When we look at it, our idea of retirement can be idealized. We picture ourselves waking up in rooms golden with sunlight, proud smiles on our faces, the cleanest air in our lungs. We know there will be no boring meetings to attend today, no clients to reassure or appease. The day will belong to us. Or so we think.
Many seniors who retire don’t feel this way at all. There is a certain amount of fright when it comes to retiring. You’ve spent your whole life working to build a nice life and save for this very day. While you might not have enjoyed working for many years, by the end, you’ve come into a rhythm and gotten to a place in your career you might appreciate. There are no big surprises anymore, at least nothing you couldn’t anticipate and handle. Maybe, being fairly senior in the company, you could even take off early on Fridays and enjoy a round of golf. And, of course, a steady income is always reassuring, a comfort like no other.
Now retirement is asking them to turn off their lifelines — their salaries — and start living on what they have saved. For some, it can feel as if they’ve entered a sealed room and are being left to calculate which will run out first, their air or their money. A harsh thought. perhaps, but the future can seem nearly as scary to people inching closer to retirement.
This picture for seniors may seem surprising since, as a society, we’ve made retirement seem like the pot of gold at the end of the rainbow. However, after working with many clients who are making the change from generating regular income to one which requires they manage their resources shrewdly, we can tell you that this big step can sometimes result in hours of anxiety and many sleepless nights.
Why is that? Well the answer is simple: We are never quite sure what’s going to happen next month or next year. It’s impossible ever to feel certain that what we’ve managed to save and accumulate over the years will last us the rest of our lives. We have no way of truly knowing if it will be enough to live the life we want. Soon to be retirees have pictures of eating stale bread because they ran through their money too quickly. This is a legitimate concern. Nothing of importance has ever happened exactly the way we anticipated. Why would that change now?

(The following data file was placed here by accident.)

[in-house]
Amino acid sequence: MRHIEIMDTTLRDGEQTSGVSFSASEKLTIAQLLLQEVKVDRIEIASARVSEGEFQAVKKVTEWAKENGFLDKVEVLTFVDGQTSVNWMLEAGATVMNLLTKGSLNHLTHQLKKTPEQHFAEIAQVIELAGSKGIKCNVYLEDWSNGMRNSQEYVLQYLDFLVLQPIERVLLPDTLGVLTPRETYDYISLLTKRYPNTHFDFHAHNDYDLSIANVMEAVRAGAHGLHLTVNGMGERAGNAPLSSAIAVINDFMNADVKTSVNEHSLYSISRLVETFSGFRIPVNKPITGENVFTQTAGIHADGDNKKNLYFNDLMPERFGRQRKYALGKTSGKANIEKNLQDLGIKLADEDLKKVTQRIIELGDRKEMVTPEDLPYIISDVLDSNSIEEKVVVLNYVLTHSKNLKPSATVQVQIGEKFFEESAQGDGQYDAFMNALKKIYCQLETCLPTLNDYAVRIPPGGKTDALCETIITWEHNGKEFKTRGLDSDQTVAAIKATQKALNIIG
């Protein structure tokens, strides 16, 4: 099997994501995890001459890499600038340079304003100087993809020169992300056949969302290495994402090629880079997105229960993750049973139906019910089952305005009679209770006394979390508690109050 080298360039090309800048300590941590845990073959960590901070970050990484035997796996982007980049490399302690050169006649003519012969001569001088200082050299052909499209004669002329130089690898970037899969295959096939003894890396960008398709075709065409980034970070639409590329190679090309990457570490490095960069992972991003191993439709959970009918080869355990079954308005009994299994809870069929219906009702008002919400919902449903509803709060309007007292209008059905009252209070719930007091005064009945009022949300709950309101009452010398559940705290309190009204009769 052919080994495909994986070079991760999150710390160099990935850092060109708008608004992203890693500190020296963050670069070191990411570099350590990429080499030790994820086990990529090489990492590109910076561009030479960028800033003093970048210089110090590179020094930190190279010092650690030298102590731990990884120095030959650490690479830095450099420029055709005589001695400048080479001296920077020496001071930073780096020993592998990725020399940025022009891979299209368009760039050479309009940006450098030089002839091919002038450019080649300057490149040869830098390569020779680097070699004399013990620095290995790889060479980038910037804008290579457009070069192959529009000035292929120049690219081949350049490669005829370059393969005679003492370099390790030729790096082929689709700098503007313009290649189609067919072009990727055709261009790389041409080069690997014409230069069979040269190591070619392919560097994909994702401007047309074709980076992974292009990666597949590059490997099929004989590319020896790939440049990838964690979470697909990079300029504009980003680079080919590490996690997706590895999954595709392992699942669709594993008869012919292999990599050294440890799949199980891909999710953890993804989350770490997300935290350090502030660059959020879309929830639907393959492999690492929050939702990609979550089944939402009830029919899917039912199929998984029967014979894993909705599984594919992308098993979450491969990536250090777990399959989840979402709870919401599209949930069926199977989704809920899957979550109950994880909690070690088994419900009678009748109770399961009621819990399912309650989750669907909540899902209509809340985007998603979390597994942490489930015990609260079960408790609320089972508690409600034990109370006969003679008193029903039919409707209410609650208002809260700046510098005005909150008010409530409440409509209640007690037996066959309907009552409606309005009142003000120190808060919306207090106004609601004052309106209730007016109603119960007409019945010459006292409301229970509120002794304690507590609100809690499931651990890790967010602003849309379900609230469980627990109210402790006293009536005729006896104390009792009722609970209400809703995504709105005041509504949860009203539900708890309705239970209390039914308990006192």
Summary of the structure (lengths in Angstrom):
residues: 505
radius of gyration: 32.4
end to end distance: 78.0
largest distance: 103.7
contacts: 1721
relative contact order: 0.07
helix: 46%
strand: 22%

For all these reasons, it is absolutely vital that throughout your retirement you regularly assess your financial situation, anticipate possible problems both large and small, and remain flexible in your planning and expectations. Being able to dodge and weave through the many lurking potholes of your final years is your best way of achieving the retirement you want.
Another reason soon to be retirees might build anxiety about retirement is more psychological than tactical. They fear the boredom that could lead to ailing health. The weekend can lose meaning and we can find ourselves with not much to do. Our kids don’t have time for us. There is only so much golf or pickleball you can play. Then you have your friend, Joe, who keeps telling you he will never stop working because his boss died three hours after he retired.
Keeping busy is something we absolutely should do in retirement. Often, clients take up part-time jobs, consulting, or volunteer work a few years after retiring. They’ve had their break and now they want a routine with flexibility.
Retirement looks different for everyone. There is no right or wrong way. Truly, having a good support team is a necessity for a successful retirement, especially in times like these. A financial advisor is one of the best resources you can use to make sure you are not going to run out of money too quickly after you’ve hung up your working hat for good. You need to make the transition into retirement with commitment, confidence, and manage the years that follow the same way. How else can you really enjoy your golden years?
We here at One Vision Retirement are happy to help, no matter what stage of retirement you are in. Think about booking a meeting with us. Second opinions are always available without obligation. Retirement can be one of the scariest times of your life, but you don’t have to face it alone.